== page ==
In which Annie (high school teacher, mother of two young girls and a younger boy) and her aunt Deborah (children's bookseller, mother of two young women in their 20s) discuss children's books and come up with annotated lists.

Tuesday, February 28, 2012

My sister, my sister

Dear Aunt Debbie,

Yes,  Isabel is getting into longer books.  Not full-on chapter books yet, though that will come in the next year, I think.  At close to 2 1/2, she mostly wants long picture books: both last night and tonight, the lineup included Make Way for Ducklings and Monsieur Saguette and his Baguette.

She has a good attention span for beginning reader books, too -- the kind with five or six short, connected chapters.  The first of these to capture Isabel's attention, several months ago, was a gift from you: The Golly Sisters Go West, by Betsy Byars.

The Golly sisters, Rose and May-May, are a pair of sibling performers in the Old West.  They set off at the beginning of the book in a wagon stocked with costumes, drawn by a patient horse, planning to perform in towns in the west along their way.  They are a little hapless (the first story is about figuring out how to get the horse to move, and to stop), but for the most part confident and competent: there's a reference to pursuing their dreams of singing and dancing even though people told them they wouldn't make it, and their shows appear to be well-attended.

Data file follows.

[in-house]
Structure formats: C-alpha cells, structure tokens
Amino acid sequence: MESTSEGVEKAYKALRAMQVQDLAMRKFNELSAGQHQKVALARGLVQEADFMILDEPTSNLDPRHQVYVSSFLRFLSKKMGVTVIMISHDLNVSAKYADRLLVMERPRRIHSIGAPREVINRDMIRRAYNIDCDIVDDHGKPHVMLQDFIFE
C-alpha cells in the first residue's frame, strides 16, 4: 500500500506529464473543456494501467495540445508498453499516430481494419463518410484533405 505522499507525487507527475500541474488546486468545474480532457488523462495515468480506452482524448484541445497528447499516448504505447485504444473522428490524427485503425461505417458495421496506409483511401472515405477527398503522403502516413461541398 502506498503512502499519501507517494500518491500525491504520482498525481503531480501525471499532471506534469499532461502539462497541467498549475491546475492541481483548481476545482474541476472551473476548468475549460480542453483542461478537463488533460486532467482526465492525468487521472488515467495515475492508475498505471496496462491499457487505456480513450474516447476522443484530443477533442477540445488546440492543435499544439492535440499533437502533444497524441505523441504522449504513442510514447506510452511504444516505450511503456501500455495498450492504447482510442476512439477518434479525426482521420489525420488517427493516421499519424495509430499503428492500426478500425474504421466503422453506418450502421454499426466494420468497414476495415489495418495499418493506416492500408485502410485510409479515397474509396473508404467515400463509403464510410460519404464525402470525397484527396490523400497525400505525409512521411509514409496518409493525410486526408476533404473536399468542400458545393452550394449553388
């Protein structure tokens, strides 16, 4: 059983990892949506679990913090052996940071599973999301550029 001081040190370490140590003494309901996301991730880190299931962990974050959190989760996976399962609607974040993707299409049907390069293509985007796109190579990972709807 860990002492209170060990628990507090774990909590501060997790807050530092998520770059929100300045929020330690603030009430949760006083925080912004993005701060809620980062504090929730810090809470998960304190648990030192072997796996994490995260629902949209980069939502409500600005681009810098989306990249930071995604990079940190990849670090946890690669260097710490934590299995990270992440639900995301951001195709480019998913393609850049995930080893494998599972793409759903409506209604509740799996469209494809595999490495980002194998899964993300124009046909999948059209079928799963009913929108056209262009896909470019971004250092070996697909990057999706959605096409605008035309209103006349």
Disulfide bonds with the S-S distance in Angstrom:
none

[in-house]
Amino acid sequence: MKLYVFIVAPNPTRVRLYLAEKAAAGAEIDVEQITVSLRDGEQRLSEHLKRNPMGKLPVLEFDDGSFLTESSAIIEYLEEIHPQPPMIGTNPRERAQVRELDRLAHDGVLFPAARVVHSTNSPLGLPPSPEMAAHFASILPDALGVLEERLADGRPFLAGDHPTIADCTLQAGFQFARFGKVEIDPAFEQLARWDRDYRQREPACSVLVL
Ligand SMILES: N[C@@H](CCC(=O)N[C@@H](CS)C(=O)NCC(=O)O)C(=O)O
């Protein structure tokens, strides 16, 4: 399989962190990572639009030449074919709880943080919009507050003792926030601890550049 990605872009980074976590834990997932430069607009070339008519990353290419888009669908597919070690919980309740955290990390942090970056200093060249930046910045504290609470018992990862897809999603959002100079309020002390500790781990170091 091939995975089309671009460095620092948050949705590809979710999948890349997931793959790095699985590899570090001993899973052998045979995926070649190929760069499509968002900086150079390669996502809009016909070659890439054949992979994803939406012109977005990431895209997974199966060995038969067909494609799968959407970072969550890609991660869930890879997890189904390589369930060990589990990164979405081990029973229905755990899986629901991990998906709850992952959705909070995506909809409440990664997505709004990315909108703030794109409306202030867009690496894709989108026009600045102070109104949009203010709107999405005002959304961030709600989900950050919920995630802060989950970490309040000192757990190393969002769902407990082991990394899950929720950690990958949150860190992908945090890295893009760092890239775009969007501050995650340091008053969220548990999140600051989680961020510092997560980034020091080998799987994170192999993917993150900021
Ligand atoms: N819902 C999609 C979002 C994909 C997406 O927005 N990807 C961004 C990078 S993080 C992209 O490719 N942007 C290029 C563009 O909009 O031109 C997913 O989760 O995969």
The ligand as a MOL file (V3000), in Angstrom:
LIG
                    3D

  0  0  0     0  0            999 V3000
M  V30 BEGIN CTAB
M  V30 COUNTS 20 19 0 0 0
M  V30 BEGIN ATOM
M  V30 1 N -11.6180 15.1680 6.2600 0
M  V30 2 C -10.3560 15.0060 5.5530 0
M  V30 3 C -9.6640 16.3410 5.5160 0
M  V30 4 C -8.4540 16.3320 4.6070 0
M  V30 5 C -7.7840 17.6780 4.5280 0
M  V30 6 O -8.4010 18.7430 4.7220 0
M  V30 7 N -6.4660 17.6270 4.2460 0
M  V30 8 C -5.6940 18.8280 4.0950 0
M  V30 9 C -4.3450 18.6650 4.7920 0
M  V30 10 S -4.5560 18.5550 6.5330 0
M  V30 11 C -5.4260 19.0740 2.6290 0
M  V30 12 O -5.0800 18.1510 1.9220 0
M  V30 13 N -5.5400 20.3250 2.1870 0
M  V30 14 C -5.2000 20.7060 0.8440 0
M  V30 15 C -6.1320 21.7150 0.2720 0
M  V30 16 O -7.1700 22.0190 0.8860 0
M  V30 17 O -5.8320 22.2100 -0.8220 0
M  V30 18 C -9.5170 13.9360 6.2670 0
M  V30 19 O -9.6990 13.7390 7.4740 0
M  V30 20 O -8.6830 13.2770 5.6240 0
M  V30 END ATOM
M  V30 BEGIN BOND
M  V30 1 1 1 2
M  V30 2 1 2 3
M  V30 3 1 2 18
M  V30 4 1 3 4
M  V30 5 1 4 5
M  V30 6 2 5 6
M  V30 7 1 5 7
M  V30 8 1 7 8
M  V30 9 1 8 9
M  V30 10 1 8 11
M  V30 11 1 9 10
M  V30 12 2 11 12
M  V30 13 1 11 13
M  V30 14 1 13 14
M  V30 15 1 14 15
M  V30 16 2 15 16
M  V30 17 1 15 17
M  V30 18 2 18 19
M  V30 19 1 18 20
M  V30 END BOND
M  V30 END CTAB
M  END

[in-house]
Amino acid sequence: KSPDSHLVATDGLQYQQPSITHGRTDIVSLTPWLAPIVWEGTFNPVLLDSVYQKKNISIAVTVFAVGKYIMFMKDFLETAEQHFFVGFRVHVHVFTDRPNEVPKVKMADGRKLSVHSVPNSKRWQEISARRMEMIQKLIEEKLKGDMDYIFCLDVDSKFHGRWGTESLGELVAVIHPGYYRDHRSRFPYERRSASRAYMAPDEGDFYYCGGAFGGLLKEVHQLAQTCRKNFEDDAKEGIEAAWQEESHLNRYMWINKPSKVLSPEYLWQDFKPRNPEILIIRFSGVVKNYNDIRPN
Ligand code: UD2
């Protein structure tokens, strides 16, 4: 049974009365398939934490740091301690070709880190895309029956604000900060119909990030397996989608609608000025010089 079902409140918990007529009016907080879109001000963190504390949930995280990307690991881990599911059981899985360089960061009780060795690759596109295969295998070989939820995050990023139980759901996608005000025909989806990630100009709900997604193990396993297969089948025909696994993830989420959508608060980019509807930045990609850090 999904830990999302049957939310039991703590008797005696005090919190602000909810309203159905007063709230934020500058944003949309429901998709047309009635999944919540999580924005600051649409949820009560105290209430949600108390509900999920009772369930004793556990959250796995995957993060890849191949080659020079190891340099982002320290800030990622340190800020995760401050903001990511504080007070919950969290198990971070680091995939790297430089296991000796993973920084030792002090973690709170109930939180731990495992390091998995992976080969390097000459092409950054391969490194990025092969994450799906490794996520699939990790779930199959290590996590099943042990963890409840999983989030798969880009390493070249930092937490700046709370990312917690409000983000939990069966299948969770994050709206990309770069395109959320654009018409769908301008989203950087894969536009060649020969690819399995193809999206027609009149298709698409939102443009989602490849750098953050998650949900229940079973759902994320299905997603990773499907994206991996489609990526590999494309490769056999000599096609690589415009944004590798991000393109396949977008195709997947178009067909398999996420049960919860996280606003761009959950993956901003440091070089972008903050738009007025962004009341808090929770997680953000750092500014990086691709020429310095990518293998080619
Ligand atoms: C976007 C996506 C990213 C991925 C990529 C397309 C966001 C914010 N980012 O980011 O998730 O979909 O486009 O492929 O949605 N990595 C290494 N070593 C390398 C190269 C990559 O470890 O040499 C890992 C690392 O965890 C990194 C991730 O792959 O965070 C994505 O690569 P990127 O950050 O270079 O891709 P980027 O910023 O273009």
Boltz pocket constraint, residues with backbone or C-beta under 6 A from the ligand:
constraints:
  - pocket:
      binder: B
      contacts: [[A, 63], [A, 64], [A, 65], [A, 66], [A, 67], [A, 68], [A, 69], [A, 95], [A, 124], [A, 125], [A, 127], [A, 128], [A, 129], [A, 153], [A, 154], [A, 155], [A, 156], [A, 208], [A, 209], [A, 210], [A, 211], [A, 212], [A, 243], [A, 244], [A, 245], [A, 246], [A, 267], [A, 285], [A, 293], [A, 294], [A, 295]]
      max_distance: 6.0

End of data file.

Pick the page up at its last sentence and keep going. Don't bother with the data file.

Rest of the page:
One of the great pleasures of this book is the sibling bickering.  There's a lot of talk about who gets to go first on stage (I'm guessing this rang true to you and your girls), and some mild insulting of each other:

"I want to go first," said Rose.
"You got to wear the blue dress, so I get to go first," said May-May.
"I got to wear the blue dress because you look funny in blue," said Rose.
"Who says I look funny in blue?" asked May-May.
"Everybody!" said Rose.
"Give me the name of one person who says I look funny in blue."
"Everybody!" said Rose.
"I knew it," said May-May.  "You cannot think of one person."
"I can."
"Then who?"
"Hmmmm, let me think," said Rose.

By the time they resolve the argument and open the curtain, their audience has gotten bored and left.  Rose and May-May, undaunted, perform for the dogs who are still hanging around.  Taking the kind of petty back and forth that siblings so often get into and making it funny, as Byars does, with the help of Sue Truesdell's illustrations, is a nice way to poke fun at it.

Our most exciting news of the week is that Eleanor is truly starting to learn to read.  I'm looking forward to the day -- not so far off -- when she can read the Golly Sisters to Isabel herself.

Love, Annie

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